The rear end of these was always quite attractive with minimal adornment, a simple plunger type lock for the tailgate centered on it. The later (’83/’84) GTI models would get the black surround, a wiper, and a small top spoiler along with the larger lights but this simple form is the one that is most like the original Euro model, besides the large US bumpers of course.
Alamosa is in the south of Colorado, but not really near anything and a small town today, but Ray Carter did operate a dealership there and sold Ford as well as AMC and MoPar products out of it over the years, but not VW, so this was probably a trade-in at some point, which is when someone put the sticker on crooked, which hopefully is not a reflection of Mr. Carter’s business practices. Sometimes a cigar is in fact just a cigar but it’s too good to pass up.
The 40-year-old dirt doesn’t lie, you can see the ghost of the Rabbit on the left, then the lettering as well as the “C” on the right.
Pop that hatch and shade your eyes lest the bright red get to your soul, my bruthas and sistahs! Glory of glories, I do love me some red interior!
That is a well-trimmed cargo area for 1980. Note the side speakers, showing that this car had the deluxe 4-speaker audio system. The other two speakers are in the front doors. Under the carpet is the well for the full-size spare, something VW advertised, no space saver here.
There would have been a rigid cargo cover here, held to the hatch by two strings. The rear seat folds down and the Temple of Redness motif continues all the way forward, a delight in these days when even a red interior will have a black dashboard and steering wheel.
The color is actually known as “Maroon” and the seat material is “ribbed velour”, for everyone’s pleasure. It’s all a shade or two lighter than it likely was when brand new but generally seems to have aged in unison, unlike some GM interiors we could look at one section over in the yard here. The exterior is Alpine White, one of ten choices. The Cabriolets got a different color palette, although a few colors on offer were the same on both.
Those high-backed bucket seats were quite comfortable and the adjustment wheel visible on the passenger seat allowed for the perfect angle with infinite adjustability. The only downside is when you wanted to get it flat in a hurry, you could sprain something trying to quickly get it turned all the way but you might as well just move to the back seat if that’s the plan…
These did have the infernal door-mounted buckles for the seatbelt which it turns out were actually an extra-cost option on the “C” model but standard on the “L”. Who would pay extra for that nonsense? Nobody left them buckled when getting in, it’d strangle you, and was always a bit of pain to buckle up. No such nonsense over in Europe where people just would buckle up due to it making sense instead of insisting on their freedom to die after being “thrown clear” only to have the car roll on top of them. Or get run over by the next car passing by. Or implanting their head on the tree the car plowed into. Or, well, you get the drift.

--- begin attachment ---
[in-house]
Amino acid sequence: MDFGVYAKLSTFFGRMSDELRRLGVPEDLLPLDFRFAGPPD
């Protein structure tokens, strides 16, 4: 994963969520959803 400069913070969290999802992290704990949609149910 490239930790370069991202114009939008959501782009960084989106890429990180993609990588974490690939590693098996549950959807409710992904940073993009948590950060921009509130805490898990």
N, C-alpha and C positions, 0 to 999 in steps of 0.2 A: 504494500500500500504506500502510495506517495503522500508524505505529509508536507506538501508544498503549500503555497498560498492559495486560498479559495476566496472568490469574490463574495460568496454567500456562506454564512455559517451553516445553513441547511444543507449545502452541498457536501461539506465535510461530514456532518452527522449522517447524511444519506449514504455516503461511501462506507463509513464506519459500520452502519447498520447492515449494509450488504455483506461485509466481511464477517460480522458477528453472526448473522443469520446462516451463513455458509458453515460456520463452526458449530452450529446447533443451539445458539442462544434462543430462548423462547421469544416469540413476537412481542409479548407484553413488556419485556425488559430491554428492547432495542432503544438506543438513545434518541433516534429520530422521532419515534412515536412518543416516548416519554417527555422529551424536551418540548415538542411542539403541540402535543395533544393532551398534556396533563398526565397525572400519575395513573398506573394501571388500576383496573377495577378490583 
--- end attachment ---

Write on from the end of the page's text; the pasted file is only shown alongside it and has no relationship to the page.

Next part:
I suppose if you didn’t get the deluxe audio you ended up with the dash speaker, but if you did get the four speaker system, then what was behind the dash holes in the center? The large shelf is highly useful and I think meant as a knee bolster, it seems to only be there on the models with the passive safety belts, not the normal ones. I suppose someone figured that people would not latch the lap belt and submarine right under it.
There are a lot of color matched bits on this interior if you look at it closely, it’s no wonder that modern vehicles don’t offer so many color options and so broadly due to the cost involved.
The radio is gone, just like happened in 99.9% of these on the road where a thief would break the vent window, reach in, unlock and open the door and then rip out the sweet Kenwood or whatever you had hooked up while usually breaking at least the bezel and often the dashboard itself. The radio was then replaced with a removable version that people would pull out and carry around like a small briefcase with the folding handle until removable faceplates were invented which started the whole cycle again as thieves would (often correctly) surmise that the faceplate was stashed in the glove box.
Placed nice and high on the dash along with the HVAC and other switches to keep your eyes up, like the idea behind those modern floating screens. This one doesn’t seem to have air conditioning which the brochure made a point of noting that it was in fact available with the Diesel as well.
The steering wheel is well sun-baked and now sports a serious texture. Too bad the horn pad is gone but it just consisted of a vinyl cover with a VW logo in it. The later four-spoke wheel was much nicer to use although this one did the job and allowed the hands to rest nicely around 9 and 3.